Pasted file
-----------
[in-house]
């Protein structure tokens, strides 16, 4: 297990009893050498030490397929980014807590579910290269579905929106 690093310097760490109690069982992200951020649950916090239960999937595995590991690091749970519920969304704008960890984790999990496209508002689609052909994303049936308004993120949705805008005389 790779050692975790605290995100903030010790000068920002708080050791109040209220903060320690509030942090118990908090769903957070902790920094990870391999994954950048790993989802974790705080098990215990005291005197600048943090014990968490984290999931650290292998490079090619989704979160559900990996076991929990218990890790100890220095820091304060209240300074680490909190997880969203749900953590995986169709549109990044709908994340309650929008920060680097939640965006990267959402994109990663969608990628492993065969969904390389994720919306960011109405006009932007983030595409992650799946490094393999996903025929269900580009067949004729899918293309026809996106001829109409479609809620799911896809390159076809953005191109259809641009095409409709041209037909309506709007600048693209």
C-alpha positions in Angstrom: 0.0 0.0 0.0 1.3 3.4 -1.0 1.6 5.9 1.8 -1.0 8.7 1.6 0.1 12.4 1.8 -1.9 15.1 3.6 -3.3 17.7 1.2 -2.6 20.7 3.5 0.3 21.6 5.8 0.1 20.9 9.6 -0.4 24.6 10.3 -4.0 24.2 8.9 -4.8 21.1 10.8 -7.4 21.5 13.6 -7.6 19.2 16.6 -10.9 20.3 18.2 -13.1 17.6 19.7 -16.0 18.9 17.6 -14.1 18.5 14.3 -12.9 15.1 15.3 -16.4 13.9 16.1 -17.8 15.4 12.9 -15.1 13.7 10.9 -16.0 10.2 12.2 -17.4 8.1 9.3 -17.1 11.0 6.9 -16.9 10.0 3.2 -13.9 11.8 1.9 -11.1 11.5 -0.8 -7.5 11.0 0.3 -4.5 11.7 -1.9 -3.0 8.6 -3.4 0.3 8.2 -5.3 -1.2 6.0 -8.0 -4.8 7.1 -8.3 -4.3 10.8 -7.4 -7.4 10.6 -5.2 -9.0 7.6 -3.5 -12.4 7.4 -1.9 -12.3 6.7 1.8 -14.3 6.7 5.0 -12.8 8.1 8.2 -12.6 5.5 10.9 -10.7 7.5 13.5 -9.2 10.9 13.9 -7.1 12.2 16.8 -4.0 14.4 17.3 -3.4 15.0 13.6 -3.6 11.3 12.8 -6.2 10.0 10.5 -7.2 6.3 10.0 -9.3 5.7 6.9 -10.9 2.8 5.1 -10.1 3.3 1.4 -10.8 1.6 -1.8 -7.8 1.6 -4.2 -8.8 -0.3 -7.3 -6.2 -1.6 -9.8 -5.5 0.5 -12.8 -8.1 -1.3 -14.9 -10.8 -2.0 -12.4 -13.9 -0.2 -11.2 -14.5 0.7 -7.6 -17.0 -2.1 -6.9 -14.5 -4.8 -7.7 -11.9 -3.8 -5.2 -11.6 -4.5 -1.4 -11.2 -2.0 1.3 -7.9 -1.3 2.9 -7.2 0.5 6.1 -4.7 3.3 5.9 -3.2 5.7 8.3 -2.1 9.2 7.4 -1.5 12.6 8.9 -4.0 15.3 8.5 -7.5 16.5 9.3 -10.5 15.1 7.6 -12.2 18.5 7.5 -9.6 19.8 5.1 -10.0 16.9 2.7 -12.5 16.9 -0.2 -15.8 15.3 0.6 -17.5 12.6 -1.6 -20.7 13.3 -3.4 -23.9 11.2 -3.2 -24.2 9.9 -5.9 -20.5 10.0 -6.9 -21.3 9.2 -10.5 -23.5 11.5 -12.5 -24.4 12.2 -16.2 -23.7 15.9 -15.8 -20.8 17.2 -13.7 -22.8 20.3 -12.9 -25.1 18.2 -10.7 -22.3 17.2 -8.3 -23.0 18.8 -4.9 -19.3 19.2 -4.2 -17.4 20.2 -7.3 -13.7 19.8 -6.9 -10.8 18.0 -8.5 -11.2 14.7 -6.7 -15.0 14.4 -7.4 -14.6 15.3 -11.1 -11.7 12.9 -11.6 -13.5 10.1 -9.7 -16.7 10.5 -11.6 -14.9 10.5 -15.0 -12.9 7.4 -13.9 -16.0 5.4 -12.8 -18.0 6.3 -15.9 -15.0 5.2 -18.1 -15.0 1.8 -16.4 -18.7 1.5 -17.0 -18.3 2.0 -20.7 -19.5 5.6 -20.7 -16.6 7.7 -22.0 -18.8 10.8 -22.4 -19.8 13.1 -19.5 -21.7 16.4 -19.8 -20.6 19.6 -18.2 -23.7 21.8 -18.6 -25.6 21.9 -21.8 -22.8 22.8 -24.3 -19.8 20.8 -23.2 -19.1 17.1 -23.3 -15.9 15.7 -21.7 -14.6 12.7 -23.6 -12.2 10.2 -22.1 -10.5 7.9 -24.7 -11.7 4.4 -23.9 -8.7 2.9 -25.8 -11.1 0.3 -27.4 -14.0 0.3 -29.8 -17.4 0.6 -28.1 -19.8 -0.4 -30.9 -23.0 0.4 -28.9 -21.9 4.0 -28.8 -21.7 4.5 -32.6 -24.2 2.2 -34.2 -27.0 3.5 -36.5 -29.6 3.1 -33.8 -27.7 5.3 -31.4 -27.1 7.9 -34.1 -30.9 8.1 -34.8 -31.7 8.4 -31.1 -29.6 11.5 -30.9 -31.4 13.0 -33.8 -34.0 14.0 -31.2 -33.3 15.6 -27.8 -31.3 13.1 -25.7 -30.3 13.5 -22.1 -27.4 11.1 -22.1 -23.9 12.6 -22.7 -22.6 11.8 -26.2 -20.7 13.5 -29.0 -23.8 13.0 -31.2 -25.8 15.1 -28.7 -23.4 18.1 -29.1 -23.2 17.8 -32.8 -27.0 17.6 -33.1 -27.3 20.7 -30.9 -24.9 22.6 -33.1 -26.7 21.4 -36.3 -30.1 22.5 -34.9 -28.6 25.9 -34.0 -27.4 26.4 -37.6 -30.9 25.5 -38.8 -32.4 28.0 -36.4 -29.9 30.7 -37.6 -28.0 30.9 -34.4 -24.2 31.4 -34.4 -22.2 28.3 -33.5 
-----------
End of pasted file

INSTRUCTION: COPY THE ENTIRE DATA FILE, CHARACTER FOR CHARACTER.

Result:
[in-house]
């Protein structure tokens, strides 16, 4: 297990009893050498030490397929980014807590579910290269579905929106 690093310097760490109690069982992200951020649950916090239960999937595995590991690091749970519920969304704008960890984790999990496209508002689609052909994303049936308004993120949705805008005389 790779050692975790605290995100903030010790000068920002708080050791109040209220903060320690509030942090118990908090769903957070902790920094990870391999994954950048790993989802974790705080098990215990005291005197600048943090014990968490984290999931650290292998490079090619989704979160559900990996076991929990218990890790100890220095820091304060209240300074680490909190997880969203749900953590995986169709549109990044709908994340309650929008920060680097939640965006990267959402994109990663969608990628492993065969969904390389994720919306960011109405006009932007983030595409992650799946490094393999996903025929269900580009067949004729899918293309026809996106001829109409479609809620799911896809390159076809953005191109259809641009095409409709041209037909309506709007600048693209």
C-alpha positions in Angstrom: 0.0 0.0 0.0 1.3 3.4 -1.0 1.6 5.9 1.8 -1.0 8.7 1.6 0.1 12.4 1.8 -1.9 15.1 3.6 -3.3 17.7 1.2 -2.6 20.7 3.5 0.3 21.6 5.8 0.1 20.9 9.6 -0.4 24.6 10.3 -4.0 24.2 8.9 -4.8 21.1 10.8 -7.4 21.5 13.6 -7.6 19.2 16.6 -10.9 20.3 18.2 -13.1 17.6 19.7 -16.0 18.9 17.6 -14.1 18.5 14.3 -12.9 15.1 15.3 -16.4 13.9 16.1 -17.8 15.4 12.9 -15.1 13.7 10.9 -16.0 10.2 12.2 -17.4 8.1 9.3 -17.1 11.0 6.9 -16.9 10.0 3.2 -13.9 11.8 1.9 -11.1 11.5 -0.8 -7.5 11.0 0.3 -4.5 11.7 -1.9 -3.0 8.6 -3.4 0.3 8.2 -5.3 -1.2 6.0 -8.0 -4.8 7.1 -8.3 -4.3 10.8 -7.4 -7.4 10.6 -5.2 -9.0 7.6 -3.5 -12.4 7.4 -1.9 -12.3 6.7 1.8 -14.3 6.7 5.0 -12.8 8.1 8.2 -12.6 5.5 10.9 -10.7 7.5 13.5 -9.2 10.9 13.9 -7.1 12.2 16.8 -4.0 14.4 17.3 -3.4 15.0 13.6 -3.6 11.3 12.8 -6.2 10.0 10.5 -7.2 6.3 10.0 -9.3 5.7 6.9 -10.9 2.8 5.1 -10.1 3.3 1.4 -10.8 1.6 -1.8 -7.8 1.6 -4.2 -8.8 -0.3 -7.3 -6.2 -1.6 -9.8 -5.5 0.5 -12.8 -8.1 -1.3 -14.9 -10.8 -2.0 -12.4 -13.9 -0.2 -11.2 -14.5 0.7 -7.6 -17.0 -2.1 -6.9 -14.5 -4.8 -7.7 -11.9 -3.8 -5.2 -11.6 -4.5 -1.4 -11.2 -2.0 1.3 -7.9 -1.3 2.9 -7.2 0.5 6.1 -4.7 3.3 5.9 -3.2 5.7 8.3 -2.1 9.2 7.4 -1.5 12.6 8.9 -4.0 15.3 8.5 -7.5 16.5 9.3 -10.5 15.1 7.6 -12.2 18.5 7.5 -9.6 19.8 5.1 -10.0 16.9 2.7 -12.5 16.9 -0.2 -15.8 15.3 0.6 -17.5 12.6 -1.6 -20.7 13.3 -3.4 -23.9 11.2 -3.2 -24.2 9.9 -5.9 -20.5 10.0 -6.9 -21.3 9.2 -10.5 -23.5 11.5 -12.5 -24.4 12.2 -16.2 -23.7 15.9 -15.8 -20.8 17.2 -13.7 -22.8 20.3 -12.9 -25.1 18.2 -10.7 -22.3 17.2 -8.3 -23.0 18.8 -4.9 -19.3 19.2 -4.2 -17.4 20.2 -7.3 -13.7 19.8 -6.9 -10.8 18.0 -8.5 -11.2 14.7 -6.7 -15.0 14.4 -7.4 -14.6 15.3 -11.1 -11.7 12.9 -11.6 -13.5 10.1 -9.7 -16.7 10.5 -11.6 -14.9 10.5 -15.0 -12.9 7.4 -13.9 -16.0 5.4 -12.8 -18.0 6.3 -15.9 -15.0 5.2 -18.1 -15.0 1.8 -16.4 -18.7 1.5 -17.0 -18.3 2.0 -20.7 -19.5 5.6 -20.7 -16.6 7.7 -22.0 -18.8 10.8 -22.4 -19.8 13.1 -19.5 -21.7 16.4 -19.8 -20.6 19.6 -18.2 -23.7 21.8 -18.6 -25.6 21.9 -21.8 -22.8 22.8 -24.3 -19.8 20.8 -23.2 -19.1 17.1 -23.3 -15.9 15.7 -21.7 -14.6 12.7 -23.6 -12.2 10.2 -22.1 -10.5 7.9 -24.7 -11.7 4.4 -23.9 -8.7 2.9 -25.8 -11.1 0.3 -27.4 -14.0 0.3 -29.8 -17.4 0.6 -28.1 -19.8 -0.4 -30.9 -23.0 0.4 -28.9 -21.9 4.0 -28.8 -21.7 4.5 -32.6 -24.2 2.2 -34.2 -27.0 3.5 -36.5 -29.6 3.1 -33.8 -27.7 5.3 -31.4 -27.1 7.9 -34.1 -30.9 8.1 -34.8 -31.7 8.4 -31.1 -29.6 11.5 -30.9 -31.4 13.0 -33.8 -34.0 14.0 -31.2 -33.3 15.6 -27.8 -31.3 13.1 -25.7 -30.3 13.5 -22.1 -27.4 11.1 -22.1 -23.9 12.6 -22.7 -22.6 11.8 -26.2 -20.7 13.5 -29.0 -23.8 13.0 -31.2 -25.8 15.1 -28.7 -23.4 18.1 -29.1 -23.2 17.8 -32.8 -27.0 17.6 -33.1 -27.3 20.7 -30.9 -24.9 22.6 -33.1 -26.7 21.4 -36.3 -30.1 22.5 -34.9 -28.6 25.9 -34.0 -27.4 26.4 -37.6 -30.9 25.5 -38.8 -32.4 28.0 -36.4 -29.9 30.7 -37.6 -28.0 30.9 -34.4 -24.2 31.4 -34.4 -22.2 28.3 -33.5 